Perry, flanked by Israeli Knesset Deputy Speaker Danny Danon and U.S. Rep. Dan Turner, who last week won the New York congressional seat vacated by Democrat Anthony Weiner, said Obama’s Middle East policies are “arrogant, misguided and dangerous” and amount to a “policy of appeasement” toward the Palestinians, The Washington Post reported….READ MORE

 

Perry blasts Obama’s policies on Israel, Palestinians

Source: WaPo, 9-20-11

 

Republican presidential hopeful Rick Perry castigated President Obama’s handling of Israeli-Palestinian relations on Tuesday, accusing Obama of a “policy of appeasement” toward the Palestinians that he said was undermining U.S. security interests in the Middle East.

The Texas governor charged that the Obama administration — which has been trying to head off a U.N. vote on Palestinian statehood this week and relaunch peace talks — was encouraging the Palestinians to shun direct negotiations with the Israelis.

Perry, a leading contender for the 2012 Republican presidential nomination, said the United States should reconsider its foreign aid to the Palestinians and close the Palestinian Authority’s offices in Washington if authority President Mahmoud Abbas succeeds in his quest for formal recognition of statehood at this week’s meeting of the United Nations General Assembly.

“We would not be here today at the very precipice of such a dangerous move if the Obama policy in the Middle East wasn’t naive, arrogant, misguided and dangerous,” Perry said in a speech in New York, where he was flanked by American Jewish and Israeli leaders….READ MORE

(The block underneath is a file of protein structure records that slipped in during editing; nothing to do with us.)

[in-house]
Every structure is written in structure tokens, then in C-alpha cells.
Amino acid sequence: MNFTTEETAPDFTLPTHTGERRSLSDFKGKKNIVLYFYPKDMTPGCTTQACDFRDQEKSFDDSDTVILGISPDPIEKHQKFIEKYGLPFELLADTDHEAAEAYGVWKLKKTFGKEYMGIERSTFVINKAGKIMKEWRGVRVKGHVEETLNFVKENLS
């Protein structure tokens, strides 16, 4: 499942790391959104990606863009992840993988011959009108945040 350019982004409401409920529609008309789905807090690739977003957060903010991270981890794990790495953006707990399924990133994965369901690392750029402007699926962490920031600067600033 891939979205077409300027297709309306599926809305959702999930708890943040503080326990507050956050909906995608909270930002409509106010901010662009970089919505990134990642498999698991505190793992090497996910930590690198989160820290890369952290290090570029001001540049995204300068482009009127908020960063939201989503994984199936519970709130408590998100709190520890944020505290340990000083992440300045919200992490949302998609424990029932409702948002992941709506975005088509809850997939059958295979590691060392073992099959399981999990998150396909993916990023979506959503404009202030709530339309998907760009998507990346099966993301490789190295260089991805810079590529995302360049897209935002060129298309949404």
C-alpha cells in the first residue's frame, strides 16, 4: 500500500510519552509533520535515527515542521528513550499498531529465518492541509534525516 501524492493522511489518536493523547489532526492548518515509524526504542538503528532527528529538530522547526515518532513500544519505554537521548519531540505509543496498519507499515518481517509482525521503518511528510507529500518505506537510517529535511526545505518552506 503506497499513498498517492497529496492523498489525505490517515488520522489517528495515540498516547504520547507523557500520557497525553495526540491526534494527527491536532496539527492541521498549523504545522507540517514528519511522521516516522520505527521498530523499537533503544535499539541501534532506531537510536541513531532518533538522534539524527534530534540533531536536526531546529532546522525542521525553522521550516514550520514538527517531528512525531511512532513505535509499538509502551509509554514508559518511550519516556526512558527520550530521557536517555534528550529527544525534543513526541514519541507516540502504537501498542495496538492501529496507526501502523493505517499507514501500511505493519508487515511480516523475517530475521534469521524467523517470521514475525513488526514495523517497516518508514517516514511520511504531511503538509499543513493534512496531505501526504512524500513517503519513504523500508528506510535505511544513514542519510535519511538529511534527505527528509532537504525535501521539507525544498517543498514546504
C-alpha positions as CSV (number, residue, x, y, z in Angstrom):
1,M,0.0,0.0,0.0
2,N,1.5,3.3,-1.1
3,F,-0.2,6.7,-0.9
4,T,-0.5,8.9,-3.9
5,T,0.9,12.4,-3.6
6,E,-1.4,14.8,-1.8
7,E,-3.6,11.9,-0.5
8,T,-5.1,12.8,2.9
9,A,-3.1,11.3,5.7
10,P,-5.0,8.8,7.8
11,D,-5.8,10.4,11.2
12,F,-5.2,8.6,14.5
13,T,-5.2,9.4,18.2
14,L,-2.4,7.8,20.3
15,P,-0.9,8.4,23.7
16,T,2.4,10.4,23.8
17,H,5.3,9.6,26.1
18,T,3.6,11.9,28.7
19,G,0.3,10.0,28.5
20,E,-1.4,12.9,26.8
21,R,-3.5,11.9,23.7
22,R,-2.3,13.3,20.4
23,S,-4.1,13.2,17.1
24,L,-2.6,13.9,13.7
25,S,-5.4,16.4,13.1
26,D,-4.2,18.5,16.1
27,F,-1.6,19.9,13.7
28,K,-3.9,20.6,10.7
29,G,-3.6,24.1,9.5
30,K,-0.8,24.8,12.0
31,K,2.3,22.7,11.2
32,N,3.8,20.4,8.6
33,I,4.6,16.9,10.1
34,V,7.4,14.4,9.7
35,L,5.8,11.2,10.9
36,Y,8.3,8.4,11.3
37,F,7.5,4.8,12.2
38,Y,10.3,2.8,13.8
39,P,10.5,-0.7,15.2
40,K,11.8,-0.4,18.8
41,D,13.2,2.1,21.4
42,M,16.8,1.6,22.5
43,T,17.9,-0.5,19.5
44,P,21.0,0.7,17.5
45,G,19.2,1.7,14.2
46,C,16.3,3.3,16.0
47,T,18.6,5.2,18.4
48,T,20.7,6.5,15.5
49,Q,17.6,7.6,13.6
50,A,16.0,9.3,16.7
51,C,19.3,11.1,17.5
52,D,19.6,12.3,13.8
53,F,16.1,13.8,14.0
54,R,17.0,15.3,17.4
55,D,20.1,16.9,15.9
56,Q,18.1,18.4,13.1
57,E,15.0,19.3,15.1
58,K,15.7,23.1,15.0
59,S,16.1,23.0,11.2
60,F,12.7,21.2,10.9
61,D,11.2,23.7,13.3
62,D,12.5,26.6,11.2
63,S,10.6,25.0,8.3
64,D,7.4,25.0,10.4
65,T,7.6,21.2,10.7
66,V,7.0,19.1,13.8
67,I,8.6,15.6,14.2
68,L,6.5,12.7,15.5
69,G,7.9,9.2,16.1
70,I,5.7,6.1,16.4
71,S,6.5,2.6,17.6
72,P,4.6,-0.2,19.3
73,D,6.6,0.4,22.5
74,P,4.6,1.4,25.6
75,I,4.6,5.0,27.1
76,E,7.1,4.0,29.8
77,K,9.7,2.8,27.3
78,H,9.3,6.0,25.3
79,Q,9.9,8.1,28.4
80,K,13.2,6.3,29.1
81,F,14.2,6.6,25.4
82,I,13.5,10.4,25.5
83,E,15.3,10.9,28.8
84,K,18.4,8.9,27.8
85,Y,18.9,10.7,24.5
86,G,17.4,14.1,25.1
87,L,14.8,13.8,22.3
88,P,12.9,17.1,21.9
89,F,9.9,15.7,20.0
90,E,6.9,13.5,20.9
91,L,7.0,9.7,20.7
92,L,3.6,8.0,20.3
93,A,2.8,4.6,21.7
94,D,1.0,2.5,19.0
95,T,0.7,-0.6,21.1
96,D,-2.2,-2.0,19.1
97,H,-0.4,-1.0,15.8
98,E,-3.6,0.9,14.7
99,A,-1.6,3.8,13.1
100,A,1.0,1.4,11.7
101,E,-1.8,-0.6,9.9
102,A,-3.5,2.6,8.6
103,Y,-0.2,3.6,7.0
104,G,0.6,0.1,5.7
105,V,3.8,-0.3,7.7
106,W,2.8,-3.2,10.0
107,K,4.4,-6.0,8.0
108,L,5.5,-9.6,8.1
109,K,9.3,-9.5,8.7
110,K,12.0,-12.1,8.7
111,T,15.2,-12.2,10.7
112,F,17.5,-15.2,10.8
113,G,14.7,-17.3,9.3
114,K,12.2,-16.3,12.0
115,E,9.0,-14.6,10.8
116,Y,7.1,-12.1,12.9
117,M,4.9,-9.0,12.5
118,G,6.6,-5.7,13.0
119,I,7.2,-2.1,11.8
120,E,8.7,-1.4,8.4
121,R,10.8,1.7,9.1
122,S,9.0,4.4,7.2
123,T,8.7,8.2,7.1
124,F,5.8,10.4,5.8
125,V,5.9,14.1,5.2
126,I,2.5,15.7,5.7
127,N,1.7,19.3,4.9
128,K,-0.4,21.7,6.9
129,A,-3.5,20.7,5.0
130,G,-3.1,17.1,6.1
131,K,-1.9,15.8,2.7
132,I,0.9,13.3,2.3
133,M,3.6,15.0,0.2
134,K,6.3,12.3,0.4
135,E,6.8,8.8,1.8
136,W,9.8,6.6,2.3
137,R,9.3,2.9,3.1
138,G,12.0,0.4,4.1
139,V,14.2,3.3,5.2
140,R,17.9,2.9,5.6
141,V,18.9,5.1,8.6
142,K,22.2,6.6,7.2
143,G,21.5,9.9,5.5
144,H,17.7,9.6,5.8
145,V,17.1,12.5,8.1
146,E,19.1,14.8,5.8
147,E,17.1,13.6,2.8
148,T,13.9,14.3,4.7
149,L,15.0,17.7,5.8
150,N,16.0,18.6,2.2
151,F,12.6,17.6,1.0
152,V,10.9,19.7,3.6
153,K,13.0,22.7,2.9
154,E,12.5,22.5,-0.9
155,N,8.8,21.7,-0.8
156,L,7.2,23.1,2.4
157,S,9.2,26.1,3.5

Full Text September 20, 2011: Gov. Rick Perry’s Speech at Israel-Palestine Press Conference in New York City (Transcript)

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Gov. Perry’s Remarks at Israel-Palestine Press Conference in New York City

Source: RickPerry.org, 9-20-11

Thank you. Let me begin by thanking Dr. Solomon Frager and Aron Hirtz for helping us organize this press conference today.

I am joined today by a diverse group of Jewish leaders from here and abroad who share my concern that the United Nations could take action this week to legitimize the Palestinian gambit to establish statehood in violation of the spirit of the 1993 Oslo Accords.

We are indignant that certain Middle Eastern leaders have discarded the principle of direct negotiations between the sovereign nation of Israel and the Palestinian leadership, and we are equally indignant that the Obama Administration’s Middle East policy of appeasement has encouraged such an ominous act of bad faith.

Simply put, we would not be here today at the precipice of such a dangerous move if the Obama Policy in the Middle East wasn’t naïve, arrogant, misguided and dangerous.

It must be said, first, that Israel is our oldest and strongest democratic ally in the Middle East and has been for more than 60 years. The Obama Policy of moral equivalency, which gives equal standing to the grievances of Israelis and Palestinians, including the orchestrators of terrorism, is a dangerous insult.